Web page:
Taylor (1980) indicated the importance of mature size in the description of animals and its usefulness for standardising growth parameters. The mature size and body composition of the Gallego breed, a small meat-producing type first described by Mason (1967), have never been estimated under defined management conditions. Therefore, using the scaling rules and results of Thonney, Taylor, Murray and McClelland (1987) as a guide, a study was made to determine whether the reputation of Gallego lambs for producing lean carcases was borne out in the composition of mature animals.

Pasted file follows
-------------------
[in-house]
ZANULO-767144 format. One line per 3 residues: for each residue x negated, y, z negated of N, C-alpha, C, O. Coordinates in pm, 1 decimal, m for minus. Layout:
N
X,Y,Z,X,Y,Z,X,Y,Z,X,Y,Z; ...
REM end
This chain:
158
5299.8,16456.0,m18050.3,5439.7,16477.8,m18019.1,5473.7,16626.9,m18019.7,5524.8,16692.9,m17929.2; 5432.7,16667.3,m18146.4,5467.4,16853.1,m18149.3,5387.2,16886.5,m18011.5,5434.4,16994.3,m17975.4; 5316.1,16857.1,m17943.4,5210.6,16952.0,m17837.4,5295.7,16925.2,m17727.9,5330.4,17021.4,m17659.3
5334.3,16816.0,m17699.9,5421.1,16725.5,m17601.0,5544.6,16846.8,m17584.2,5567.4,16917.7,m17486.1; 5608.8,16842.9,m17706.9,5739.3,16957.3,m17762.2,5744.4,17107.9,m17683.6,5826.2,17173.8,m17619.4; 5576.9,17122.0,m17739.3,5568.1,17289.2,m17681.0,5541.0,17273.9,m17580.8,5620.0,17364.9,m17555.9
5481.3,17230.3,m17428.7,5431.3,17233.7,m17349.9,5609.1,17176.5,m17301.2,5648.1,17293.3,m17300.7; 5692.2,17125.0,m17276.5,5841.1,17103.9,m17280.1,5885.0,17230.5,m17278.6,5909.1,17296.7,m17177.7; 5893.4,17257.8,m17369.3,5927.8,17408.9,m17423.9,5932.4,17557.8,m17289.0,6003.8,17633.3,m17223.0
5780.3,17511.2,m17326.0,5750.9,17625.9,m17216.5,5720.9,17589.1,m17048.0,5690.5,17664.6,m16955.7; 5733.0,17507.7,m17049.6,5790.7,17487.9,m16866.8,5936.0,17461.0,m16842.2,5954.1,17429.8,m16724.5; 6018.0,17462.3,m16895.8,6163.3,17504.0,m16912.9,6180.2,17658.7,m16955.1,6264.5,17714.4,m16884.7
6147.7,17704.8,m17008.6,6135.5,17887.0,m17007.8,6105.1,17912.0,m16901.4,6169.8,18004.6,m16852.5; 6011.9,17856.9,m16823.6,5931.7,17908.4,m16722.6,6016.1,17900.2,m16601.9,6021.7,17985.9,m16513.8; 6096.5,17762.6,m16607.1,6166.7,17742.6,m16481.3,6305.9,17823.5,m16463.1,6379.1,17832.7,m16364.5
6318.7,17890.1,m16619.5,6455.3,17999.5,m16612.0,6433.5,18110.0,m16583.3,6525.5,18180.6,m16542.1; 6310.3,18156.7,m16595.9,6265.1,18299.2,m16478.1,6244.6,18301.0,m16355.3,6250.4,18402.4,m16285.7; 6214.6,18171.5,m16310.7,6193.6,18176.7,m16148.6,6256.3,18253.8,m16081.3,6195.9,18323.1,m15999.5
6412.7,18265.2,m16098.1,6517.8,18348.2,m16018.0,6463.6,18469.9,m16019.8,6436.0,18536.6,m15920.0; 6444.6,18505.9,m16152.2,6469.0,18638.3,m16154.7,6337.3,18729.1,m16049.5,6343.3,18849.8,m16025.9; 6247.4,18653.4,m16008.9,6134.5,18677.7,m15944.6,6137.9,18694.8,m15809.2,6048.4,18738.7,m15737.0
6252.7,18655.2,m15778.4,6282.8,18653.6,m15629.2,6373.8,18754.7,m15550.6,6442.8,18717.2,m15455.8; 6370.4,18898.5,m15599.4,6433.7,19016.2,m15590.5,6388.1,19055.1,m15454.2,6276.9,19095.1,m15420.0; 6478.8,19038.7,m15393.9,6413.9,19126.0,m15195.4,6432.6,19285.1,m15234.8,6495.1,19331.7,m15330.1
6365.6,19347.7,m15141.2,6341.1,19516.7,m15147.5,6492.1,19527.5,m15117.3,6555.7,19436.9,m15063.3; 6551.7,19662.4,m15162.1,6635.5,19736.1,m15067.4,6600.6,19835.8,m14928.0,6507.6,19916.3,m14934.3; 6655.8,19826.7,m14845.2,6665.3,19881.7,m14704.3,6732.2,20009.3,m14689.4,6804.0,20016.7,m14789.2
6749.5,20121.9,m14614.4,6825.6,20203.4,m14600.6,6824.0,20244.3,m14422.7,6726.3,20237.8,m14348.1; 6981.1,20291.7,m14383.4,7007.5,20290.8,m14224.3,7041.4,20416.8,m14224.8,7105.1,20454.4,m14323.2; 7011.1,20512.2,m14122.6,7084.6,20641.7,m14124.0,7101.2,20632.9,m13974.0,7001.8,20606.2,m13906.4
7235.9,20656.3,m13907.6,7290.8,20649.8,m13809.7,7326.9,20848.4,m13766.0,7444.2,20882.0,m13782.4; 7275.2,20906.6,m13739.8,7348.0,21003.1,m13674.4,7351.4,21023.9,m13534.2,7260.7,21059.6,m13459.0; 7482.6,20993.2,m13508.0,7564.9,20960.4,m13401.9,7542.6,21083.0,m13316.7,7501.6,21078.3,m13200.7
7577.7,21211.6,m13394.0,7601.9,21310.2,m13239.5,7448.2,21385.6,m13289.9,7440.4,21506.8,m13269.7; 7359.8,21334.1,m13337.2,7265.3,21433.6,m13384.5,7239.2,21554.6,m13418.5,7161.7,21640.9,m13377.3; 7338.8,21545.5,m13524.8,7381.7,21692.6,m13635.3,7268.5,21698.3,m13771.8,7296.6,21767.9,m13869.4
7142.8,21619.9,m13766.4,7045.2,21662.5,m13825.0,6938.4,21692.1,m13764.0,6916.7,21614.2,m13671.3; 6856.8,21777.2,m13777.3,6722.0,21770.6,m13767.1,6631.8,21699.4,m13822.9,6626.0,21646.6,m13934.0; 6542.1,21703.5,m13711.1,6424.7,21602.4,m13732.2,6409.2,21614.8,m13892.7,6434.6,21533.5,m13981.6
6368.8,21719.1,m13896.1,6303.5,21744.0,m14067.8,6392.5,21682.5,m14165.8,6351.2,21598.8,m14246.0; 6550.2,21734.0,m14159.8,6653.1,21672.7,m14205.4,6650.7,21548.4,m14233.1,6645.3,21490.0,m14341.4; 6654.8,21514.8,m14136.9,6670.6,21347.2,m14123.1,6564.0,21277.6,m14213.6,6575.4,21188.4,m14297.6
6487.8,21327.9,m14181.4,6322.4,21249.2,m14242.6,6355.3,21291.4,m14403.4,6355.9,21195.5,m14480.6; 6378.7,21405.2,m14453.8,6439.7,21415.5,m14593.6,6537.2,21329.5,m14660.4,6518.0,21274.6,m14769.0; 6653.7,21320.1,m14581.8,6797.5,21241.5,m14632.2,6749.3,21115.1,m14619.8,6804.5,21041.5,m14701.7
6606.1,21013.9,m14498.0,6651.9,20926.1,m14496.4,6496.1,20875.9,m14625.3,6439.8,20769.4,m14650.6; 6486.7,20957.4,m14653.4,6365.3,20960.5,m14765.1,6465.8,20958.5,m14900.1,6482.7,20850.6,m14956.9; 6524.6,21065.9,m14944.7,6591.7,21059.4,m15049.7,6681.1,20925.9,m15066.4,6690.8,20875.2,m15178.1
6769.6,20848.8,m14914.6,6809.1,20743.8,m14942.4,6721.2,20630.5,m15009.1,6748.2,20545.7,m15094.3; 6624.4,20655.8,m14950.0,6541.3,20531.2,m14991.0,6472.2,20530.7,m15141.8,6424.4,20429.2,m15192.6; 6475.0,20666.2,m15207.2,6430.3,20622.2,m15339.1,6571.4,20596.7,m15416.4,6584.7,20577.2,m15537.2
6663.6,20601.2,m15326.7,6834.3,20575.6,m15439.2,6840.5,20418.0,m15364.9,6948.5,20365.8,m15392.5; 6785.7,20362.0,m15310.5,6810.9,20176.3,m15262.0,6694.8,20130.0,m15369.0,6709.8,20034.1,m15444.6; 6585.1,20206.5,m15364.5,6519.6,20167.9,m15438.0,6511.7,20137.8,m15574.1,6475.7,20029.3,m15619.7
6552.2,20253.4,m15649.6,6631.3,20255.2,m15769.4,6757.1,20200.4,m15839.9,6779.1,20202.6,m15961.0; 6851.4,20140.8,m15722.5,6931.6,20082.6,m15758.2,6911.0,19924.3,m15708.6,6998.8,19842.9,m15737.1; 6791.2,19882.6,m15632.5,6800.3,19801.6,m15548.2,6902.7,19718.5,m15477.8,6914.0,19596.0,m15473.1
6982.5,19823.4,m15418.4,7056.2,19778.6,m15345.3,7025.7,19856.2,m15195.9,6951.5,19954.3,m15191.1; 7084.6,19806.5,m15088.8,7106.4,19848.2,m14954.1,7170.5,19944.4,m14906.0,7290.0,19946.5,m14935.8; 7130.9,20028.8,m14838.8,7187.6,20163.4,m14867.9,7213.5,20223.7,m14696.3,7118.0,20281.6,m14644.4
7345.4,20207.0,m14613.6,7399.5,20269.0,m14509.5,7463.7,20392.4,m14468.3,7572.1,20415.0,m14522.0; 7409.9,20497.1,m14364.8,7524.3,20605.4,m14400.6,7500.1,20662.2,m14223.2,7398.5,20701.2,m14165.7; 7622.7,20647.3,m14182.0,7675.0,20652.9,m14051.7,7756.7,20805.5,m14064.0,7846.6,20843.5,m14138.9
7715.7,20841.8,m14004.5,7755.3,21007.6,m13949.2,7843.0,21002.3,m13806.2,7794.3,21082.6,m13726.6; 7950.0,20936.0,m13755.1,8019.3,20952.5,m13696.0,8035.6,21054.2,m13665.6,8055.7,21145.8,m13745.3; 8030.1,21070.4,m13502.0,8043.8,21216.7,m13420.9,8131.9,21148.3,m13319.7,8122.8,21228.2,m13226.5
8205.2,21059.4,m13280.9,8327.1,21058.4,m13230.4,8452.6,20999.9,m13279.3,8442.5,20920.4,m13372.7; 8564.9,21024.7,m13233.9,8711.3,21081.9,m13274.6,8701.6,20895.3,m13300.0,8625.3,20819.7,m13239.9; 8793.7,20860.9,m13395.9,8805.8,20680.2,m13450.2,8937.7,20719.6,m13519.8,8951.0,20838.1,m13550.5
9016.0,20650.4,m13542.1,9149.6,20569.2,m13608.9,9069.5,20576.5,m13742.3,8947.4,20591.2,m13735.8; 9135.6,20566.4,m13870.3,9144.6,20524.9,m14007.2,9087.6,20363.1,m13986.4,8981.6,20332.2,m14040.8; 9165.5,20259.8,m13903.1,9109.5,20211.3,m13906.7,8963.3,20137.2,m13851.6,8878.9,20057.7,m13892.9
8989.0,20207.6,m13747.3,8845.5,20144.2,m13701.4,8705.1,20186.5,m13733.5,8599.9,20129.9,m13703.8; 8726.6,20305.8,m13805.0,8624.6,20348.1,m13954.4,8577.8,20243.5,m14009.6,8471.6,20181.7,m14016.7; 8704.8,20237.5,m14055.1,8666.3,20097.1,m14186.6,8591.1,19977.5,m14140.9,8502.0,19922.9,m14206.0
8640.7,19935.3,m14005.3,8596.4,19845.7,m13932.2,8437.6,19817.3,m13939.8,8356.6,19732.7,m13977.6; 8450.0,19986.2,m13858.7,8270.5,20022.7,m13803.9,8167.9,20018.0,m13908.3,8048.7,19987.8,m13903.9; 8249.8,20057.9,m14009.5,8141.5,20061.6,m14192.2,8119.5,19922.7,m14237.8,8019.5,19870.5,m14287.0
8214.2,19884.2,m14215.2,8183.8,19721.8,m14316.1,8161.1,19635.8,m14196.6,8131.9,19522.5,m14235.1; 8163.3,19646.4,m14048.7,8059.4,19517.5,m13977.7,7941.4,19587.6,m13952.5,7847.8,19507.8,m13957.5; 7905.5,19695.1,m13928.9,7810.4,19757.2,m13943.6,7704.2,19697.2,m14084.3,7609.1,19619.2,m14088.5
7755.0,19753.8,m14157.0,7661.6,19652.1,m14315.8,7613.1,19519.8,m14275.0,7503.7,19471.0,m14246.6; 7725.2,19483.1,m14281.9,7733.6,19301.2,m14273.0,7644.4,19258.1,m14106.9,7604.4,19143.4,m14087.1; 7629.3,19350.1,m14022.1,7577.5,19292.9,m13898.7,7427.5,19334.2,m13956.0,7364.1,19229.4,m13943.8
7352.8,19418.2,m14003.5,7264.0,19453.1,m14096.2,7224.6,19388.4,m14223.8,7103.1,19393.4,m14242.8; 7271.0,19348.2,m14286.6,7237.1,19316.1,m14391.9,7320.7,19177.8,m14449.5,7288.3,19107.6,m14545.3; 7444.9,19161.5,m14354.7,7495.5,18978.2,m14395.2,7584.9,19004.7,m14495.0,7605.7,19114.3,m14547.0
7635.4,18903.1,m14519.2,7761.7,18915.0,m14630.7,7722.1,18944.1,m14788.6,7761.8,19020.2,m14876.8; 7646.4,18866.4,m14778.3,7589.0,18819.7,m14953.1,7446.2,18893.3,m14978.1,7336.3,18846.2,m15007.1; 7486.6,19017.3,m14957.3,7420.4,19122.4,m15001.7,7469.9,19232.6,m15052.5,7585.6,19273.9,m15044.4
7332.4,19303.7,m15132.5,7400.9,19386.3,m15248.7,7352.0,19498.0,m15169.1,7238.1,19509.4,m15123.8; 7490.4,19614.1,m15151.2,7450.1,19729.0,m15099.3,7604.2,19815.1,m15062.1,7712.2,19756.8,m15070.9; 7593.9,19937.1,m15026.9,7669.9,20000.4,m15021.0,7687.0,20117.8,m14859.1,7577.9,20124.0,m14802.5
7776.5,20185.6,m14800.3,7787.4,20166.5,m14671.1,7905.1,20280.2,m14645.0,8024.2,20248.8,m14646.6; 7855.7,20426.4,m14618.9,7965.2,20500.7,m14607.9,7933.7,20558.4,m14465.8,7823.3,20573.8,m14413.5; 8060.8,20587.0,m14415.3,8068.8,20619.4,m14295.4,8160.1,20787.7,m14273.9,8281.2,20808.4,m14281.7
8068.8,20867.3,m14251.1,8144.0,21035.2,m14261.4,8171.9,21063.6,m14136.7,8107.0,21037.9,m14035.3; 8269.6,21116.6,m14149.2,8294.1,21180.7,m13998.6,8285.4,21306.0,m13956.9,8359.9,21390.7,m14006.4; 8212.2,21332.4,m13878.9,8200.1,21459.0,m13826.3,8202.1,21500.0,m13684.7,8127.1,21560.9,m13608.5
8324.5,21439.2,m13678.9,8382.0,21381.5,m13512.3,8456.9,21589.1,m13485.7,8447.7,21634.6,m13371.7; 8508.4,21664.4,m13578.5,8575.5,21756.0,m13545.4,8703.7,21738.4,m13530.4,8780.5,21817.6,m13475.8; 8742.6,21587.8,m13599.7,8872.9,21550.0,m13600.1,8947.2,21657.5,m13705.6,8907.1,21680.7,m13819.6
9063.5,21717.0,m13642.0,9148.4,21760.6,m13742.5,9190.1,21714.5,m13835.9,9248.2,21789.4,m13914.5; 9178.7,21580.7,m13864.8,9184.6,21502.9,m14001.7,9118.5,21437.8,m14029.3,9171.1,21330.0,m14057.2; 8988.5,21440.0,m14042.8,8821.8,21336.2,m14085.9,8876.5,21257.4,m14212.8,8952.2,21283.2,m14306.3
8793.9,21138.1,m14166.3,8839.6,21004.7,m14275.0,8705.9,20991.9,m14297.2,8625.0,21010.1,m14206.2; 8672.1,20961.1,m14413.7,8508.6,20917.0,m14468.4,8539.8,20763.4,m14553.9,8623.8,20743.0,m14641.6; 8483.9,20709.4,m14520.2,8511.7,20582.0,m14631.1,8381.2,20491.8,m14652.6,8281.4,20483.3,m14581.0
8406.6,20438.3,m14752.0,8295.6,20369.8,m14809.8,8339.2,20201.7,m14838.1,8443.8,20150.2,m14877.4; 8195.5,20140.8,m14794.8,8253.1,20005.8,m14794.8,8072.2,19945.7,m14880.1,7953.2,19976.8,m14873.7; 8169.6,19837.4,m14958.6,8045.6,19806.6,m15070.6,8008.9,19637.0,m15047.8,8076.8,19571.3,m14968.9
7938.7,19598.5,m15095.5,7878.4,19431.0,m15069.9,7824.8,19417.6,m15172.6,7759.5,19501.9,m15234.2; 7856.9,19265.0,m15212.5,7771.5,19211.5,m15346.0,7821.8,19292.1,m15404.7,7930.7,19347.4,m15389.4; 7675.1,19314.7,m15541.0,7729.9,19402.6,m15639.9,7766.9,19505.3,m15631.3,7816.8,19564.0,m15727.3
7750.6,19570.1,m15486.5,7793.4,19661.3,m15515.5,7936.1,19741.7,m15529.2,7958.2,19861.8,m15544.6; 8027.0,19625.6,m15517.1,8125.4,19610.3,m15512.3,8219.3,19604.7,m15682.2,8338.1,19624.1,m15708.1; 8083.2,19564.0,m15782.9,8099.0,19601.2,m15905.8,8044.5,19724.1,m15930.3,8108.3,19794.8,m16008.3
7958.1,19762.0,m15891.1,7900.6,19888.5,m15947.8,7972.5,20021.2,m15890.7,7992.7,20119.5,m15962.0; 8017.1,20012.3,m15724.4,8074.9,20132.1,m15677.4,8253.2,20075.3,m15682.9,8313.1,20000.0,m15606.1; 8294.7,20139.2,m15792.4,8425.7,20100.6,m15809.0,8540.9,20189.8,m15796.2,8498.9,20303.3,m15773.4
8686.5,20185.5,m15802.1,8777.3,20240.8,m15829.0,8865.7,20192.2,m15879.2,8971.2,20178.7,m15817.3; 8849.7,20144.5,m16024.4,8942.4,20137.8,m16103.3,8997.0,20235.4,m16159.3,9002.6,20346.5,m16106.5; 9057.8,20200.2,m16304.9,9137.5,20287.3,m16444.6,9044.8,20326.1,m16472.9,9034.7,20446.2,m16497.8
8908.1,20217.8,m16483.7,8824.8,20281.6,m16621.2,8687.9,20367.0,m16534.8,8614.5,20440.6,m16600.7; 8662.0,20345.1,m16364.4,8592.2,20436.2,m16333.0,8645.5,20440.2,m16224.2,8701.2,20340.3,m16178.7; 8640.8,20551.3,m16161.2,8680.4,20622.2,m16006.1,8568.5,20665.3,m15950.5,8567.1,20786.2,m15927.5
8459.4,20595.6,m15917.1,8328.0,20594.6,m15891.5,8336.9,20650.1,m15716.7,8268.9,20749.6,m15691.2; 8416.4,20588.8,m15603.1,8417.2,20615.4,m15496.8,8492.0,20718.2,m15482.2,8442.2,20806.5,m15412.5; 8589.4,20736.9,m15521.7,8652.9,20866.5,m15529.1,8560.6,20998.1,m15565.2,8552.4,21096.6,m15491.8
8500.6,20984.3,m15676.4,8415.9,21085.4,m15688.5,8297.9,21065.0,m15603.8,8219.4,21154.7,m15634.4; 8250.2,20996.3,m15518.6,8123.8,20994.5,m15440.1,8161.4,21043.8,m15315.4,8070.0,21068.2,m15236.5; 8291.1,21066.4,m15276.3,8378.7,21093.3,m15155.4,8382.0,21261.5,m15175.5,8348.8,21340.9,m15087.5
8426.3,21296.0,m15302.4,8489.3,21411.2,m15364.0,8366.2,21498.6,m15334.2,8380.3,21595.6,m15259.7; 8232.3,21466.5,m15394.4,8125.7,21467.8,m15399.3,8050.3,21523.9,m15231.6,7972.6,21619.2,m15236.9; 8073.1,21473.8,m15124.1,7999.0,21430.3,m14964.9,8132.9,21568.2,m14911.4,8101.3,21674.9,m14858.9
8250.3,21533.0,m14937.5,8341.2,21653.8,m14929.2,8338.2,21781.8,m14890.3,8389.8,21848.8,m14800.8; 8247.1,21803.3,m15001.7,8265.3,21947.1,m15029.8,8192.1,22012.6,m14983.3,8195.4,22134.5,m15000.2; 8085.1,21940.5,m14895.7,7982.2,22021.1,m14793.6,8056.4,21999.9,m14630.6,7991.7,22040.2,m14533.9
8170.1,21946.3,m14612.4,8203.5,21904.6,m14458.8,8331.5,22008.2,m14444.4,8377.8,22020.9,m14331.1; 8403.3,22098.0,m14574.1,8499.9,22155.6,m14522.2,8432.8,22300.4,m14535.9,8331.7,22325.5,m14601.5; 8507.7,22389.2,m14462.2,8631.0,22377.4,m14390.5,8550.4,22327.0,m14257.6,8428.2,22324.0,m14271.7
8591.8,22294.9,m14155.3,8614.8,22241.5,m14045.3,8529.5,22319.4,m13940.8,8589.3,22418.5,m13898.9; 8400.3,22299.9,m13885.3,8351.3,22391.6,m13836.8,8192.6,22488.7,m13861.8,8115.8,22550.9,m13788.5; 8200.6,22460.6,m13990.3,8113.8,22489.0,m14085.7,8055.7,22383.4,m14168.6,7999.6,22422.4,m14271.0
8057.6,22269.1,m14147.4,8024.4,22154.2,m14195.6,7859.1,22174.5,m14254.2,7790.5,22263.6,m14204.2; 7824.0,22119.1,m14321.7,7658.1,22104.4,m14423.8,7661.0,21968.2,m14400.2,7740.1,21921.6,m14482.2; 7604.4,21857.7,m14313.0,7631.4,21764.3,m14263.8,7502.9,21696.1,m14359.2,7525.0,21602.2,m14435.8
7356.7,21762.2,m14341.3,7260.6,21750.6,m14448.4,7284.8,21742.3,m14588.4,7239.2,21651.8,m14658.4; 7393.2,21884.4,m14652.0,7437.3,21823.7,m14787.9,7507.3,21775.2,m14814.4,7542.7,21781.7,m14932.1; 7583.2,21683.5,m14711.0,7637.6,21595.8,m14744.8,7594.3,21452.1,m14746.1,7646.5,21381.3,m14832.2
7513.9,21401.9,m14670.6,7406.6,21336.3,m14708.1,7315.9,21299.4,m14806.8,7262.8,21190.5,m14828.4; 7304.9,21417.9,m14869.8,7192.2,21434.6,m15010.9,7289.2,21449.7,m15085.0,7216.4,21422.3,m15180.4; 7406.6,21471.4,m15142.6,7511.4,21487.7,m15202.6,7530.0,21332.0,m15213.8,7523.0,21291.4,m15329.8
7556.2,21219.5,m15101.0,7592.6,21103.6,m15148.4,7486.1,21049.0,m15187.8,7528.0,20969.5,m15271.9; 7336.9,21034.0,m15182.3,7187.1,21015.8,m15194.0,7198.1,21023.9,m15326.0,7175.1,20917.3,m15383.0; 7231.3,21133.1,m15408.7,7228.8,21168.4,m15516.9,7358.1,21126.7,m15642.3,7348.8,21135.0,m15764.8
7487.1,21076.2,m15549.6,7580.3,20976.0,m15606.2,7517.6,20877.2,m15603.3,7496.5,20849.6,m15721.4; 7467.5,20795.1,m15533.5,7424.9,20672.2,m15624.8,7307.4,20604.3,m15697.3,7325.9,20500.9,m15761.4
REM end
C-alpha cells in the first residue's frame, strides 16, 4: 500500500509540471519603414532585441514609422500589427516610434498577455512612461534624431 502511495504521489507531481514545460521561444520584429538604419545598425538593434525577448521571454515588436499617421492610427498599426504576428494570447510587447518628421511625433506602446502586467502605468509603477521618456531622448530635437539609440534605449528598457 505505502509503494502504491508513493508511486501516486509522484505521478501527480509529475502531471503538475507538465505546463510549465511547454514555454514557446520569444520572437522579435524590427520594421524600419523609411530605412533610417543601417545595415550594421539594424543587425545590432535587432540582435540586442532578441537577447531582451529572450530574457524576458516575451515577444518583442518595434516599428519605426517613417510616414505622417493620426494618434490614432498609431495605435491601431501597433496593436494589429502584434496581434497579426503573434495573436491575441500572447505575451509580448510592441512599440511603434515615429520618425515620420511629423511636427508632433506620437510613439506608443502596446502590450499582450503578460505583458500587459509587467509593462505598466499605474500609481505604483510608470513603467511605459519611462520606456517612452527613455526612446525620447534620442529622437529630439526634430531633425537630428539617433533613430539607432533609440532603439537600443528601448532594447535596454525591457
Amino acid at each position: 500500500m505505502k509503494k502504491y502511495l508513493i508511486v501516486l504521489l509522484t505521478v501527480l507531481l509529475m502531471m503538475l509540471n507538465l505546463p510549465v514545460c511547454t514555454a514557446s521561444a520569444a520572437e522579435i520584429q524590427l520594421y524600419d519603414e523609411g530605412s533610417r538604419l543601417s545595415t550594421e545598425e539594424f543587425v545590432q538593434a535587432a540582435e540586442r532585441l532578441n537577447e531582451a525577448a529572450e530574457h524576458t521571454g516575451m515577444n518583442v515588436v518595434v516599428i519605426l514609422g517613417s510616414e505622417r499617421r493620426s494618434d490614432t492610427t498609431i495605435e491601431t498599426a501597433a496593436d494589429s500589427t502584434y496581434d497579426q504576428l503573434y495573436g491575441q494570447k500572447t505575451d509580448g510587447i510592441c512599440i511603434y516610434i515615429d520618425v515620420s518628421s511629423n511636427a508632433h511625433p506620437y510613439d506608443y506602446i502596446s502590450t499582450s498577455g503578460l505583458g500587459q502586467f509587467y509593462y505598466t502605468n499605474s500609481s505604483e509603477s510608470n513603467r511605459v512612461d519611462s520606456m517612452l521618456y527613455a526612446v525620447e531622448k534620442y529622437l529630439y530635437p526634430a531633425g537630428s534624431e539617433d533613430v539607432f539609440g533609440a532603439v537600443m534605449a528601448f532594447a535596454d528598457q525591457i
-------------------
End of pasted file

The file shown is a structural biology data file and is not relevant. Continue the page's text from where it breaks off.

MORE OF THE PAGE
Twenty-one ewes (mean liveweight, LW, 32.7, sd 5.4 kg) and eight rams (LW 47.6, sd 8.6 kg) were selected as cast animals on the basis of age ( >4 years), body condition score (BCS, >1.75), health and teeth status and group-fed on concentrate (180 g crude protein/ kg dry-matter) and hay ad libitum. LW was measured fortnightly. When all animals had a LW and BCS which were stable for 2 months, 3 subgroups were slaughtered monthly. Weights of wool, body organs and hot carcase (HC) were recorded. Dissection of the cold carcase (CC) into commercial joints (Cabrero Poveda, 1984) and total lean, bone and fat.